Dog and Wolf
nytheatre.com review by Heather McAllister
February 5, 2010
Dog and Wolf, Catherine Filloux's newest human rights / genocide piece, sets itself up to be an interesting show, with dual subjects of the surprisingly laborious and tedious process of obtaining political asylum, and the horrifically engrossing massacre and survival of the Bosnian people. It promises in its title to explore the thin dividing line between friend and foe, but to me that isn't the main thing the play is about.
The main point explored is survivor guilt. Not how we come to terms with it, or make our peace with it, but rather how we let it define us. How sometimes it makes us cower, but other times it gives us beauty and strength.
As an academic piece, this is interesting stuff, well worth checking out. The ghostly grip of the past is as strong as a skeletal hand rising from the grave. But the lack of chemistry between the actors prevents the piece from rising above an intellectual exercise.
Joseph, played by John Daggett as an icewater-in-his-veins wheelchair-using attorney, represents Jasmina, Nadia Bowers's tough, sexy, survivor and would-be refugee. To prep for her political asylum hearing, he picks her brain and casually has her relive her horror with no apparent grasp of her pain. Jasmina flirts with the shut-off Joseph, perhaps clinging to life however it comes along, perhaps personifying the irony of a savior complex in a woman without faith; it's murky. As the story progresses, both characters change their stance—their truth is liquid, flowing across the ocean, across time. While the reason for Jasmina's change (which I won't spoil) is obvious, the change for Joseph is unsupported by the action and the actor. To believe the incredible lengths traveled both literally and figuratively by them on their journeys, I wanted some sort of visceral connection. But I didn't feel the passion. And I wanted to—God, you care for these people, you want them to figure it out, but the light at dusk is just too dim; is it a Dog or a Wolf indeed?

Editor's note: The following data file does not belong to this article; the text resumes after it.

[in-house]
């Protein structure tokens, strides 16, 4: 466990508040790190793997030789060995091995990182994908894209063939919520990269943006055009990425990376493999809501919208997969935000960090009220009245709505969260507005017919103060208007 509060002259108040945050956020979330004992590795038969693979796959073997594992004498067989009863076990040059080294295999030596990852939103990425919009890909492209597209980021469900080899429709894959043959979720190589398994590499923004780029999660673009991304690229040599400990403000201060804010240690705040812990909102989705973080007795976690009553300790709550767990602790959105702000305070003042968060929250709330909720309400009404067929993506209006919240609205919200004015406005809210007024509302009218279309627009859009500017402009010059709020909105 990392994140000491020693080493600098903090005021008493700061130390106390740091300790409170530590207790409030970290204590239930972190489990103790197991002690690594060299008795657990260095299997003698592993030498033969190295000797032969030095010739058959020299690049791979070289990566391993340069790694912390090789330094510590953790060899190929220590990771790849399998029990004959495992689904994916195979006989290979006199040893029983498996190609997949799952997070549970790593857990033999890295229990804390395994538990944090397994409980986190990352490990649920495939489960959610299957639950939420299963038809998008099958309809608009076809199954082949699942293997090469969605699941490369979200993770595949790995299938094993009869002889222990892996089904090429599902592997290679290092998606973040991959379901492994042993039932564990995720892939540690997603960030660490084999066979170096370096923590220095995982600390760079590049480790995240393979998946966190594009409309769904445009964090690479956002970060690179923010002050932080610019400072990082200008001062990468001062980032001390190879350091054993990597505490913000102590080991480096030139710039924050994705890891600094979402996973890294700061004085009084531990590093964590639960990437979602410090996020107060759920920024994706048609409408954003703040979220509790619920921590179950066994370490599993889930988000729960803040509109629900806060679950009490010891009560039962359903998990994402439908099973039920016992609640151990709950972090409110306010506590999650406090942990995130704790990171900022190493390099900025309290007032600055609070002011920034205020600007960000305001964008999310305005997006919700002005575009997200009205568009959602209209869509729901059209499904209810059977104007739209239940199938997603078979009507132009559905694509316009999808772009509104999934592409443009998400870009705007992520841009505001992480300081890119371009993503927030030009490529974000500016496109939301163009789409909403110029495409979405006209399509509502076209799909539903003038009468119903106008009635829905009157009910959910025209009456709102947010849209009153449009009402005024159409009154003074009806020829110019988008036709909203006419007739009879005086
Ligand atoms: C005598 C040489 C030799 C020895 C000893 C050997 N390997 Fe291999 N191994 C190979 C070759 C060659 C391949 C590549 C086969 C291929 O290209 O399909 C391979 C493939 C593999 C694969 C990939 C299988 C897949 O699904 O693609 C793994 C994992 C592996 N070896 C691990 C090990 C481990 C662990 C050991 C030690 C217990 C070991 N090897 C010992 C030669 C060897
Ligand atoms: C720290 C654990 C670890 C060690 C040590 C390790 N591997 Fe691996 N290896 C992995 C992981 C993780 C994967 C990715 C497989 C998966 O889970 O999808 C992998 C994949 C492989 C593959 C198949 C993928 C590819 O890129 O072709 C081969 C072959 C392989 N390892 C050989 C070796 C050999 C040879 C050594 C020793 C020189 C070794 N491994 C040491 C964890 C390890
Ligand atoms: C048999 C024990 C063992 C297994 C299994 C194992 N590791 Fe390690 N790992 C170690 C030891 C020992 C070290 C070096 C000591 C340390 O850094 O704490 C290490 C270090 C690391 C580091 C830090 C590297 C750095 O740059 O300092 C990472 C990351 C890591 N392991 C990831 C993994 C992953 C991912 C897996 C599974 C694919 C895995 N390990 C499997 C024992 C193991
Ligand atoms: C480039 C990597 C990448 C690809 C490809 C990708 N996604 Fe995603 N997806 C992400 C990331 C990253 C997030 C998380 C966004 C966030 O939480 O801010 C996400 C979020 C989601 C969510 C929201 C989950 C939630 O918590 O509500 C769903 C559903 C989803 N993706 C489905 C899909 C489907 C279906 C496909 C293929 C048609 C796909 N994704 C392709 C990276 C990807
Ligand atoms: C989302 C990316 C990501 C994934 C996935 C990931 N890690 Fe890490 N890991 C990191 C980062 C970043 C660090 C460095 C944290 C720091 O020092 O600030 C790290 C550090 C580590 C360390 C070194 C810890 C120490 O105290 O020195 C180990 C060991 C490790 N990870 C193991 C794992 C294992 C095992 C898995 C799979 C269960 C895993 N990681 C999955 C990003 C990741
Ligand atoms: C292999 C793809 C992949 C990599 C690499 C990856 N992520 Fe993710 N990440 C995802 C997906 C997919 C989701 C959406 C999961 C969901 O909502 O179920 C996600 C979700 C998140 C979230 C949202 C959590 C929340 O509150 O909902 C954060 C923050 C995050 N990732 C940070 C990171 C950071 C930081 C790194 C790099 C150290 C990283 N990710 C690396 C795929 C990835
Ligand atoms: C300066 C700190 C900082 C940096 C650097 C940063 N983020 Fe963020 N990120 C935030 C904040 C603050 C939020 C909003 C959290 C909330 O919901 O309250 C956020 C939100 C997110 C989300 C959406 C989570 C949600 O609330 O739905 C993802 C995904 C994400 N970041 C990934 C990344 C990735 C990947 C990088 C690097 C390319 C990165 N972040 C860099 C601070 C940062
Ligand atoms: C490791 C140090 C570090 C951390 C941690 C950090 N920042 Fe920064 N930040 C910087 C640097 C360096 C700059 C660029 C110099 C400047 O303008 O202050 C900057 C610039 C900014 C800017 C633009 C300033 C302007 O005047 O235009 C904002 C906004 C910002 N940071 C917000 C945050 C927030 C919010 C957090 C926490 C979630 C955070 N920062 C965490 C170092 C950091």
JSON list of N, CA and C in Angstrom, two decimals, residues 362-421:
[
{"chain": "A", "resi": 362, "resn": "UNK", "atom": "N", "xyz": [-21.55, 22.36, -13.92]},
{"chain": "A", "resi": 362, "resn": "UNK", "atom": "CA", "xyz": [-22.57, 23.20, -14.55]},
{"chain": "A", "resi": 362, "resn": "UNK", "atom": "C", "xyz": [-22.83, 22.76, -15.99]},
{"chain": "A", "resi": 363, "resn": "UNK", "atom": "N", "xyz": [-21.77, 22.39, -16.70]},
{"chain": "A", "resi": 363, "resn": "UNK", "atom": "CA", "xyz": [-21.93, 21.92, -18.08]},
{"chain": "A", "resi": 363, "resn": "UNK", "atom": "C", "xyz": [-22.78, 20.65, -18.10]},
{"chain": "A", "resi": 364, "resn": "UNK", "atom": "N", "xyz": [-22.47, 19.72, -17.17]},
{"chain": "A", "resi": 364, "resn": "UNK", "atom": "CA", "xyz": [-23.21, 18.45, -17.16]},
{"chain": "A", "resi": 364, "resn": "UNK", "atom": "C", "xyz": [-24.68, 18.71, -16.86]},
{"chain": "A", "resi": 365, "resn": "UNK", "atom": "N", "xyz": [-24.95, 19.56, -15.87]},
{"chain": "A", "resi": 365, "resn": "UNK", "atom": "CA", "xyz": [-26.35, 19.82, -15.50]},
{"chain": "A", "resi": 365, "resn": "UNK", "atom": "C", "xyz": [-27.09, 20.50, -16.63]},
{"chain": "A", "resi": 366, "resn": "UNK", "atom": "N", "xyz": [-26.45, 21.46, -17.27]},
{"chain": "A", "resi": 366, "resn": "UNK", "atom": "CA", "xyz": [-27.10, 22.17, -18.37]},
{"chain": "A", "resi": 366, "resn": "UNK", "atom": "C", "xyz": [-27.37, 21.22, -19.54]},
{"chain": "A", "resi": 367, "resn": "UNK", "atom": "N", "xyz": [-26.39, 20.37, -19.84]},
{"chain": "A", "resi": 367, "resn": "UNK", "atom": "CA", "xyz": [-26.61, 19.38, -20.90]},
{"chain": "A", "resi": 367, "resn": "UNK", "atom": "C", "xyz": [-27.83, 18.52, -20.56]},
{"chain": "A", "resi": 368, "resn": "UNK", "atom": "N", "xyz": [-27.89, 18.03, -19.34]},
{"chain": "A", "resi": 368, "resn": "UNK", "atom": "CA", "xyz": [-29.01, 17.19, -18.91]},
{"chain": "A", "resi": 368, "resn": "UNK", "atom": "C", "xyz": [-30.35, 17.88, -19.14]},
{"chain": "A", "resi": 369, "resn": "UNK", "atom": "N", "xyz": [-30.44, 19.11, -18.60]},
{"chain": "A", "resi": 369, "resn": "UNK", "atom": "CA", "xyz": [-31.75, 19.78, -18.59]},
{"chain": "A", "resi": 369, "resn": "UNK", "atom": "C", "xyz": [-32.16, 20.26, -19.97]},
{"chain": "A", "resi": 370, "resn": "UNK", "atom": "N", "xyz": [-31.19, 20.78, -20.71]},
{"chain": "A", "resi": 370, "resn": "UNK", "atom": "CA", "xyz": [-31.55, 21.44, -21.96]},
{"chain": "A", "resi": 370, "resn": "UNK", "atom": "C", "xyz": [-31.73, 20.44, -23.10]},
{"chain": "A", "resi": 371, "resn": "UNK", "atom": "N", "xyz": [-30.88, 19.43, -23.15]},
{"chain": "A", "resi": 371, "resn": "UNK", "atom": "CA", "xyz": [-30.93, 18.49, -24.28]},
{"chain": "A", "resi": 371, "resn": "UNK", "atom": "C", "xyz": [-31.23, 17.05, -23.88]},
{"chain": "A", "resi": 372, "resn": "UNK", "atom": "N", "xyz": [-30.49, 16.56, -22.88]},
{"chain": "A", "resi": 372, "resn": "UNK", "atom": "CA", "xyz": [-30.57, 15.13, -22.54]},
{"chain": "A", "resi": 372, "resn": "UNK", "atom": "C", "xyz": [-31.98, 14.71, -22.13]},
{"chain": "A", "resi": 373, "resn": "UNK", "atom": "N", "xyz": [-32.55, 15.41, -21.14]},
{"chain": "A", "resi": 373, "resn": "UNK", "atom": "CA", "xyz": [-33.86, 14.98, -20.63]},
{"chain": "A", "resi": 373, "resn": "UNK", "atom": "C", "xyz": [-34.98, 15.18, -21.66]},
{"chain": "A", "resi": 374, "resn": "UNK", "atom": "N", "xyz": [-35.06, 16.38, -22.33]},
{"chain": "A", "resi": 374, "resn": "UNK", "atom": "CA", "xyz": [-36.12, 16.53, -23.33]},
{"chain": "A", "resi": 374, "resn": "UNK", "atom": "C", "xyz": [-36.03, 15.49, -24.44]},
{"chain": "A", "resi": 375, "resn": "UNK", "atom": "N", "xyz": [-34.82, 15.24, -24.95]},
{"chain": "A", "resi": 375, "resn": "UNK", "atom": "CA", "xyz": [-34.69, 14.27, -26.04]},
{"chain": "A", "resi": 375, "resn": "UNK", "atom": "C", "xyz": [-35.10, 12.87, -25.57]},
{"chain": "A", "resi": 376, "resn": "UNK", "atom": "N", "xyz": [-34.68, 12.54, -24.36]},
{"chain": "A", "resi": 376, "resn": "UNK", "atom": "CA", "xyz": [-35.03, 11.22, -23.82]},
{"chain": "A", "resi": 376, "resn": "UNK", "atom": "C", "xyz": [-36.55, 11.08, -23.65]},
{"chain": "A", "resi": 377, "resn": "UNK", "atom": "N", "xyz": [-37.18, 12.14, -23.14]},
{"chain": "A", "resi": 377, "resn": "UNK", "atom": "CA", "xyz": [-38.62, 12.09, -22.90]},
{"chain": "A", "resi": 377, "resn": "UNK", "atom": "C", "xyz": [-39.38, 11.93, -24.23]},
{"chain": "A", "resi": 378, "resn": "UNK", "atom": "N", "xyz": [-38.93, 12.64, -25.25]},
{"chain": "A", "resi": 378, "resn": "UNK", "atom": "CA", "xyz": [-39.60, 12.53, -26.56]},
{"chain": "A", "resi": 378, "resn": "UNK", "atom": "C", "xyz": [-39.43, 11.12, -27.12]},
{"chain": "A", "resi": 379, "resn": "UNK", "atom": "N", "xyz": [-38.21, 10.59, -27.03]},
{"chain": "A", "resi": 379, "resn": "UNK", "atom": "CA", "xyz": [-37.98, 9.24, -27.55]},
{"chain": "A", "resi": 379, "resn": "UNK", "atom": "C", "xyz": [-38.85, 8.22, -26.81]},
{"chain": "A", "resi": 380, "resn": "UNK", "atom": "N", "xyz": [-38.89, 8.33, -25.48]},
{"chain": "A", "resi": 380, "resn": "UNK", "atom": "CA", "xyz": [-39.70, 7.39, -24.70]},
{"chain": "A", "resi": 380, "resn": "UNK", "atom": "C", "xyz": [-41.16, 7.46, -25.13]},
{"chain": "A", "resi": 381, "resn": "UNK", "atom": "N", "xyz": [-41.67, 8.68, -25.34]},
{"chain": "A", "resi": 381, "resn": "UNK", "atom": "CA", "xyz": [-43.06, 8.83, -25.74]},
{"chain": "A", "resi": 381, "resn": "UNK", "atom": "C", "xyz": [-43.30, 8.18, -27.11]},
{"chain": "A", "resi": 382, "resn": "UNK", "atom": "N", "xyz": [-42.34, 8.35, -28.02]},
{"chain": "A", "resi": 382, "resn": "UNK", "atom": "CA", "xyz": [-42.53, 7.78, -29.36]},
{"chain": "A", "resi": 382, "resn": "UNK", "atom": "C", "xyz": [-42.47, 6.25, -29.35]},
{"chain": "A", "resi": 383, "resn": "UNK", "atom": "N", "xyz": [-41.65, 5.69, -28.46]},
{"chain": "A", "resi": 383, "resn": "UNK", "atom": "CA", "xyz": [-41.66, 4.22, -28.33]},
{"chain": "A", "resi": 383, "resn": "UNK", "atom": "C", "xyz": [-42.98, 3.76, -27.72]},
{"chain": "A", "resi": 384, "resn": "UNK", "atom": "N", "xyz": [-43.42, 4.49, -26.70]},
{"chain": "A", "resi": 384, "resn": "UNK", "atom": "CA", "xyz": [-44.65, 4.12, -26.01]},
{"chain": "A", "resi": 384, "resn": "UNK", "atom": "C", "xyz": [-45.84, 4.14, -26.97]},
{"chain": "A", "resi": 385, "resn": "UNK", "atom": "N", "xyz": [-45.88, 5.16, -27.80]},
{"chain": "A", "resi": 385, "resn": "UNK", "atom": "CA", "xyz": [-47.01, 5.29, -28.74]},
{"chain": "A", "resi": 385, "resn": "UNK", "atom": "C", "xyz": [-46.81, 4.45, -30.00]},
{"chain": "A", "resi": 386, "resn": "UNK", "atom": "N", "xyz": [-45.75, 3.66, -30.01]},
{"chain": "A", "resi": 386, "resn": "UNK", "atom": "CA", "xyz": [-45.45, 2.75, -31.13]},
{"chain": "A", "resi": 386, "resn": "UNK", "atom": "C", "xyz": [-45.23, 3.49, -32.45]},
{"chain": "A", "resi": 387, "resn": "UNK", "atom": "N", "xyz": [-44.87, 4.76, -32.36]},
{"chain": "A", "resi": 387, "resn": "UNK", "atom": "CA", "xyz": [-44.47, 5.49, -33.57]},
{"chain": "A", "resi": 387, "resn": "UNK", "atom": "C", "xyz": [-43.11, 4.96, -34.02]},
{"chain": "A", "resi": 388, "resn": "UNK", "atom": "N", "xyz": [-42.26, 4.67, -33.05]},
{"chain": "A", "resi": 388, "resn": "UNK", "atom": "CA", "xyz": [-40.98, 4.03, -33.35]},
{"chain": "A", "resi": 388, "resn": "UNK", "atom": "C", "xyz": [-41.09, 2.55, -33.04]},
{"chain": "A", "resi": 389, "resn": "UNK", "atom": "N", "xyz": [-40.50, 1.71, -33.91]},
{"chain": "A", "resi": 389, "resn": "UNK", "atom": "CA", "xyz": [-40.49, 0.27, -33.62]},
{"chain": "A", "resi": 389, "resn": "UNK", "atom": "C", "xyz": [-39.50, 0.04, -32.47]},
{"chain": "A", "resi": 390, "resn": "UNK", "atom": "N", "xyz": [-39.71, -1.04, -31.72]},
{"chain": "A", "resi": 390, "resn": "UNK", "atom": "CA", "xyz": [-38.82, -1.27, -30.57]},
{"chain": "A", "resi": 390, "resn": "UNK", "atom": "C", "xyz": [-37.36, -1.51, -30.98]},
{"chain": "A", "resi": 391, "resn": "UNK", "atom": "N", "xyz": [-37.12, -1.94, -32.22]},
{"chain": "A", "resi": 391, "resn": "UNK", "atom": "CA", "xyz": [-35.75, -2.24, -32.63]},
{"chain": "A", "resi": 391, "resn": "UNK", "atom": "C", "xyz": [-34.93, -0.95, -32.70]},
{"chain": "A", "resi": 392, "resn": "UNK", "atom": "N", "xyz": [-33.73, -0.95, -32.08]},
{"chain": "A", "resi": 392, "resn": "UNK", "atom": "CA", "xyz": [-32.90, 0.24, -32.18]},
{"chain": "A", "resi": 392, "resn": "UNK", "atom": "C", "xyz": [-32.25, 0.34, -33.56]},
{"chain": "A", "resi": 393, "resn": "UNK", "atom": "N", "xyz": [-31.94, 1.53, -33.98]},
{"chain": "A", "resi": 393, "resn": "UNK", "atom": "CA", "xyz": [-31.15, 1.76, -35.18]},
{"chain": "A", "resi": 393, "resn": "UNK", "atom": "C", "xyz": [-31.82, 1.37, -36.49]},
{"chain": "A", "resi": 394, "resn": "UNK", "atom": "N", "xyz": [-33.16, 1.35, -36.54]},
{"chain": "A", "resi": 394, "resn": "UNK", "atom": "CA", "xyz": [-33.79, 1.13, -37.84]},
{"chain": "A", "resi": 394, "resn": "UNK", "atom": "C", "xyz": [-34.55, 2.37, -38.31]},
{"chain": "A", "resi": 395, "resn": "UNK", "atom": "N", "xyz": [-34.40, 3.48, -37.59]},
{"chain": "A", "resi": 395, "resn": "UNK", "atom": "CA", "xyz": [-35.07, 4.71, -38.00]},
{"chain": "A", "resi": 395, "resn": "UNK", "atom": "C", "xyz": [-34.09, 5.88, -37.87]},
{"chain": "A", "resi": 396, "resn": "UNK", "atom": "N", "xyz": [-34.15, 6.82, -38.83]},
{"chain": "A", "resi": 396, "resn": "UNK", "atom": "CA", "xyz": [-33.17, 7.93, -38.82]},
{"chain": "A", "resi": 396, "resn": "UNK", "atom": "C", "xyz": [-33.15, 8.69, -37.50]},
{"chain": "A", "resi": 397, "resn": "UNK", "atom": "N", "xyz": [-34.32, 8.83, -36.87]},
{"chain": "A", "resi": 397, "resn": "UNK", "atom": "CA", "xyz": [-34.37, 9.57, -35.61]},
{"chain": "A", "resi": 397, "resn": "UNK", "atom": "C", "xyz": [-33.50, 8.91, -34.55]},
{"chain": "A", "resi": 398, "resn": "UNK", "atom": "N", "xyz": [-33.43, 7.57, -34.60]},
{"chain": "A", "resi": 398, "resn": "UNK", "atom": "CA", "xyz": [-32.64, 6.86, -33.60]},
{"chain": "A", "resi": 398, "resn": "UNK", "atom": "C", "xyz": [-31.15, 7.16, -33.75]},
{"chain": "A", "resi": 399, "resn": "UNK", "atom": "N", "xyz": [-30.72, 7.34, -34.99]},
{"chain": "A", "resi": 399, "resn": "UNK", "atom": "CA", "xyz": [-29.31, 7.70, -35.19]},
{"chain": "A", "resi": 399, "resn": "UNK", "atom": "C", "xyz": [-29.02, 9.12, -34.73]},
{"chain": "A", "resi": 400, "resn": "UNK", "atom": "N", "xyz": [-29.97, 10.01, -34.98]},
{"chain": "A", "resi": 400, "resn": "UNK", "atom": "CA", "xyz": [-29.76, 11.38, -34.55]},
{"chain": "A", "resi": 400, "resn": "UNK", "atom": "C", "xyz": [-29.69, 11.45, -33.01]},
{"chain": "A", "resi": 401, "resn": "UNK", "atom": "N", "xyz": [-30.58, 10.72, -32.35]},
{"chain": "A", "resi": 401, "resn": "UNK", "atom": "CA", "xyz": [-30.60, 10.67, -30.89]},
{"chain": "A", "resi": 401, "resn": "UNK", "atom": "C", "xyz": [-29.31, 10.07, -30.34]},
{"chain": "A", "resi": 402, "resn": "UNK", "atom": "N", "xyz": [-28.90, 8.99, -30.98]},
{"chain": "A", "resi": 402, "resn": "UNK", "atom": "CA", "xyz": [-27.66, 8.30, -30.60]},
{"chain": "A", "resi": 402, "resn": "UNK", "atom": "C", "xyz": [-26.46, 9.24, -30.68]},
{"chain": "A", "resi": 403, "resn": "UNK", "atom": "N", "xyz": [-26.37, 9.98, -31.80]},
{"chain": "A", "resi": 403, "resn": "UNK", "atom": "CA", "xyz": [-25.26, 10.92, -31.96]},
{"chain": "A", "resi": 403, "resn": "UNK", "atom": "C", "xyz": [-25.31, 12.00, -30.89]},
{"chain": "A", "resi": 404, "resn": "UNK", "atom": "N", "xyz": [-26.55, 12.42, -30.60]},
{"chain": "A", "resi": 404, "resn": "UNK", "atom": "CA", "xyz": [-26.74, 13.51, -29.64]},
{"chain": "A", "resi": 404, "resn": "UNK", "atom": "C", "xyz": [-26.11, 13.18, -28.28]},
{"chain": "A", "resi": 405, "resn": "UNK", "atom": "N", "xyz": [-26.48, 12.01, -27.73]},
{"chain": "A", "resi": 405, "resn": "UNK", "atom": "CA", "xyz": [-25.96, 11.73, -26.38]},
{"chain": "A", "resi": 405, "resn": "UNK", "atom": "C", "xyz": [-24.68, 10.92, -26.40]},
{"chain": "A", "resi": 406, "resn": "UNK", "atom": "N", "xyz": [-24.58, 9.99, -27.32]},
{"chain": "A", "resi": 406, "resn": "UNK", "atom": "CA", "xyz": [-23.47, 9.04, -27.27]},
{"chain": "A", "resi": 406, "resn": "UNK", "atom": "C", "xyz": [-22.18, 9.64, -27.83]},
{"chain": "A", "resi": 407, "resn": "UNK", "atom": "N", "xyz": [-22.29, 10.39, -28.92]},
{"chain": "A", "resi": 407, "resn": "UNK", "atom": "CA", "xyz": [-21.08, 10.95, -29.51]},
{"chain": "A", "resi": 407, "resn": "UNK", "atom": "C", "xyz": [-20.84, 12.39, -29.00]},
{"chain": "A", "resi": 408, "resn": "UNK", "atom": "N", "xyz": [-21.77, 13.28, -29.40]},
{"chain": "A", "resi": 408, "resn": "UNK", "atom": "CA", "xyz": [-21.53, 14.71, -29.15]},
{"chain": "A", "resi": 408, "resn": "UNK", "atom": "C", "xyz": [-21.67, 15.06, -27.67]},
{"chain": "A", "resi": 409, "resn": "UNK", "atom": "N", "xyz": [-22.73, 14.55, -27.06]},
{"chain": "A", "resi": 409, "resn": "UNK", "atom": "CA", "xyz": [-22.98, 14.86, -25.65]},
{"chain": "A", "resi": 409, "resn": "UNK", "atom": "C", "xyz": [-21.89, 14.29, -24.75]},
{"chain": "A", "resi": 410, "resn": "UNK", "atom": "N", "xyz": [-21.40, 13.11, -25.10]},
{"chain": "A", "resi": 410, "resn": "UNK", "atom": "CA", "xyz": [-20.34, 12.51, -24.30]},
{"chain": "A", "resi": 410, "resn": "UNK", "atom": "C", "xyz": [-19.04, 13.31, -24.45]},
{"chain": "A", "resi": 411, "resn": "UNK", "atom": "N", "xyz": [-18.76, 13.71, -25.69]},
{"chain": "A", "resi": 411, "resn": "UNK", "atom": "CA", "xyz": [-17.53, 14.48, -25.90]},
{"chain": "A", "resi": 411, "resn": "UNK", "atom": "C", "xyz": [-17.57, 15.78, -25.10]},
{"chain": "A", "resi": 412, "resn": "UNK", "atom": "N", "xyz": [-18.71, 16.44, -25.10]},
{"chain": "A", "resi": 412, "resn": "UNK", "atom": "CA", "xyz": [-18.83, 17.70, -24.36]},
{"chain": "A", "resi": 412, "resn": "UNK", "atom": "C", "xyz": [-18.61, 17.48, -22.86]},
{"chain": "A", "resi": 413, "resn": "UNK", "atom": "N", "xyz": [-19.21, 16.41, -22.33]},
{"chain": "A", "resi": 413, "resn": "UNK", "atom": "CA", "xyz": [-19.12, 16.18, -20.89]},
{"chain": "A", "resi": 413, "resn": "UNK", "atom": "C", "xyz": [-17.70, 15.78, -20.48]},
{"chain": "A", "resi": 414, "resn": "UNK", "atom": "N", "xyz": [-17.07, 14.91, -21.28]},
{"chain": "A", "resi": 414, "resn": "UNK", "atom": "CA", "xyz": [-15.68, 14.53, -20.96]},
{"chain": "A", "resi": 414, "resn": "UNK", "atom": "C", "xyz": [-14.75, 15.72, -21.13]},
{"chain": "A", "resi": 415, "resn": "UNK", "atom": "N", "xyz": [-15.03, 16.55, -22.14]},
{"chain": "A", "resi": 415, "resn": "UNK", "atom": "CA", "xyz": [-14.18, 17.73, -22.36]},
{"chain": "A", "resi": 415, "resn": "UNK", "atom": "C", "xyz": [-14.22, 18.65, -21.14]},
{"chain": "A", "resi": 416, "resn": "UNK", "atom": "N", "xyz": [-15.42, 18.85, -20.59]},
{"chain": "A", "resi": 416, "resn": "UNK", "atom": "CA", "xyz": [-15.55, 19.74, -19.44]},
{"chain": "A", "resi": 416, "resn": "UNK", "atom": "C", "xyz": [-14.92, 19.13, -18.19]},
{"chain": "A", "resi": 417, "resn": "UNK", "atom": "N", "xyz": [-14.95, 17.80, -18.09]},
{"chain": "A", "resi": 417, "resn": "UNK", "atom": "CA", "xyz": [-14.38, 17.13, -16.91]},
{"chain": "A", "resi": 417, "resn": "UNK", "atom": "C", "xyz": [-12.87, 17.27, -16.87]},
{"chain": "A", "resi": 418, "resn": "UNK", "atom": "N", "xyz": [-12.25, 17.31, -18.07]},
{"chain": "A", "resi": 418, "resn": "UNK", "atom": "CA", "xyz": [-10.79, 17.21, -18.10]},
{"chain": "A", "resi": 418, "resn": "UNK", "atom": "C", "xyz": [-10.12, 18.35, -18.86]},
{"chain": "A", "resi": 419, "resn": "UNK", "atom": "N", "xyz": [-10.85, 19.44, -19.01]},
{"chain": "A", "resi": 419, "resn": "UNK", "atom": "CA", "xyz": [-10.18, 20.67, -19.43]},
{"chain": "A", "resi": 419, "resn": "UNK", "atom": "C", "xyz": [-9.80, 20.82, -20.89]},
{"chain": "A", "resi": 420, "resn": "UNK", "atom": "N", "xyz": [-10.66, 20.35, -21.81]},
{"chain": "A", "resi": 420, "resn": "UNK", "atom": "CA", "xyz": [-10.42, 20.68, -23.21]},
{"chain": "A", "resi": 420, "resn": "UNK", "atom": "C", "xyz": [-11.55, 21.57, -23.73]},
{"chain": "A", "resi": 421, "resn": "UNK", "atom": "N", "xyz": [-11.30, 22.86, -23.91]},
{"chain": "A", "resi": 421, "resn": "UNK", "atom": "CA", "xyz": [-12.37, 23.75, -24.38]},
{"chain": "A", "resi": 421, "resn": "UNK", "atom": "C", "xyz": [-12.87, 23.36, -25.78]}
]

The simple set by Anna Kiraly works perfectly, with her moody slide projections/films highlighting the action; panels that swing open or shut to change the locale, clever lighting by Michael Chybowski, and evocative sound by Robert Murphy.
Bowers's Jasmina, and the characters embodied by Dale Soules—the Judge, the Mother, the Woman—are incredibly complex, contradictory, maddening. Surprising. They personify love, loss, and what remains in a beautiful, frustrating, poignant way. Daggett is quite convincing as the cold and clipped lawyer, not so much as the Lothario.
Most of all, I love the bizarre parts of this play, the chilly whispered peace of the murdered like a nightmare flowing red under the calm surface of a dream. The terror and tedium of existing in a groundless, godless world. Fear, all around us, fear. Maybe the friend or foe of the title refers to the bony grip the past holds us in. How the past can be one or both, and how we manage to survive the unthinkable without losing our sanity, our selves, our humanity in the process.